Bee Fly

Large numbers of insects begin to emerge here in Tucson during April as the days grow warmer (some days can reach over 90°F (32.2 °C). When I walk in the hot, dry, sandy washes looking for the last of the spring wildflowers, these little, fuzzy Bee Flies (Family Bombyliidae) will often buzz along beside me and then land on the sand near my feet for a moment or two before tagging along after me again.

Bee Fly (Family Bombyliidae)

Most Bee Flies can be recognized by their plump, "wide-bottomed" body shape, large, fly-like eyes, and their dense covering of hair-like setae. Like the above Bee Fly, many Bee Flies have a conspicuously long proboscis.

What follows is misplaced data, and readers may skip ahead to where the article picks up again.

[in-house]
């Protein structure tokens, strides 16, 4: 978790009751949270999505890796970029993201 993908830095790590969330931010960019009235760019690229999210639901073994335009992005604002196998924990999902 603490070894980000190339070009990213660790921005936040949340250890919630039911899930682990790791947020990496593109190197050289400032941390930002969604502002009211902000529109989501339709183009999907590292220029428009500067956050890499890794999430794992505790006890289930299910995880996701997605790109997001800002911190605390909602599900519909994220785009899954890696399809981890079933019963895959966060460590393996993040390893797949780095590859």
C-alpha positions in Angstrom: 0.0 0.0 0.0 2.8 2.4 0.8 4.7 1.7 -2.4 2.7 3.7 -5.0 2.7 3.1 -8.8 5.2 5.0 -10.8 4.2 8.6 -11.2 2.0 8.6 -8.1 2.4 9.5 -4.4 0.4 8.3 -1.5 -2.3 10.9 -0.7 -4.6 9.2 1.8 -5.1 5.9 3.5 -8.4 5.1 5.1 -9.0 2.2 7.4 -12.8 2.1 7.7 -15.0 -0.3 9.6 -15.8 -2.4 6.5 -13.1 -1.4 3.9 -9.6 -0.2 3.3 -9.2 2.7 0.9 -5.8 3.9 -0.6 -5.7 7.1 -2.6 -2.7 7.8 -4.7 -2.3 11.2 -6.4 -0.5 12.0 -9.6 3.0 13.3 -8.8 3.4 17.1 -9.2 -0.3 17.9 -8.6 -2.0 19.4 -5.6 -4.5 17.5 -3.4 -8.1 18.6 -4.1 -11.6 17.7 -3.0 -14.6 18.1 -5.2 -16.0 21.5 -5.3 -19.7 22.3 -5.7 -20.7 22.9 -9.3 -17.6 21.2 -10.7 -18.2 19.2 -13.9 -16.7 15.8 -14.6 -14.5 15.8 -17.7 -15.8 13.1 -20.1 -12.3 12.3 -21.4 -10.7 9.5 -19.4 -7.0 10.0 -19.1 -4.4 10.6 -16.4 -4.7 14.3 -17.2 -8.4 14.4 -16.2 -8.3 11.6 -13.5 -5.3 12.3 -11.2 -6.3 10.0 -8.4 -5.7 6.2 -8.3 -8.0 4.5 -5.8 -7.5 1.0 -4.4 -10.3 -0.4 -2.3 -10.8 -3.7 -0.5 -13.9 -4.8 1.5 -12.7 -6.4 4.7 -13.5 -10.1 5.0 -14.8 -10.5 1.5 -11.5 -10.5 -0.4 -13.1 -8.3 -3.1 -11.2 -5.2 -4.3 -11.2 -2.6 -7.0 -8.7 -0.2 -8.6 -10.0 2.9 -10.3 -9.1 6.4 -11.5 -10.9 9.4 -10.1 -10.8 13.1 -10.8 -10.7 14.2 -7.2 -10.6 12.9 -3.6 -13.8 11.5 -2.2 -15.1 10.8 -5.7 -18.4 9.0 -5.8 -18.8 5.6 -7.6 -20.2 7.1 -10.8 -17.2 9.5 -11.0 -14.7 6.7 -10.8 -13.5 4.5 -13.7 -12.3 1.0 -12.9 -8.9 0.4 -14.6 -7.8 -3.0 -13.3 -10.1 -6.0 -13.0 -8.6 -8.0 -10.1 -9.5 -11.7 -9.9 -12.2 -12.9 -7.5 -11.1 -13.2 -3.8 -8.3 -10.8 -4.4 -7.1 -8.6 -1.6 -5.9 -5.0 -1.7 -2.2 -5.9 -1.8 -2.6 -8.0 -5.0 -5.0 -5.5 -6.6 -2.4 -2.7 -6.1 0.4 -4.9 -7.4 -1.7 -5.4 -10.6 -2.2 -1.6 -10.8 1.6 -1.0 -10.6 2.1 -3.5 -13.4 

Although they look rather bee-like, Bee Flies are actually quite harmless to humans. The adults feed on flower nectar and pollen, while their larvae eat the eggs and larvae of other insects, especially those of actual bees.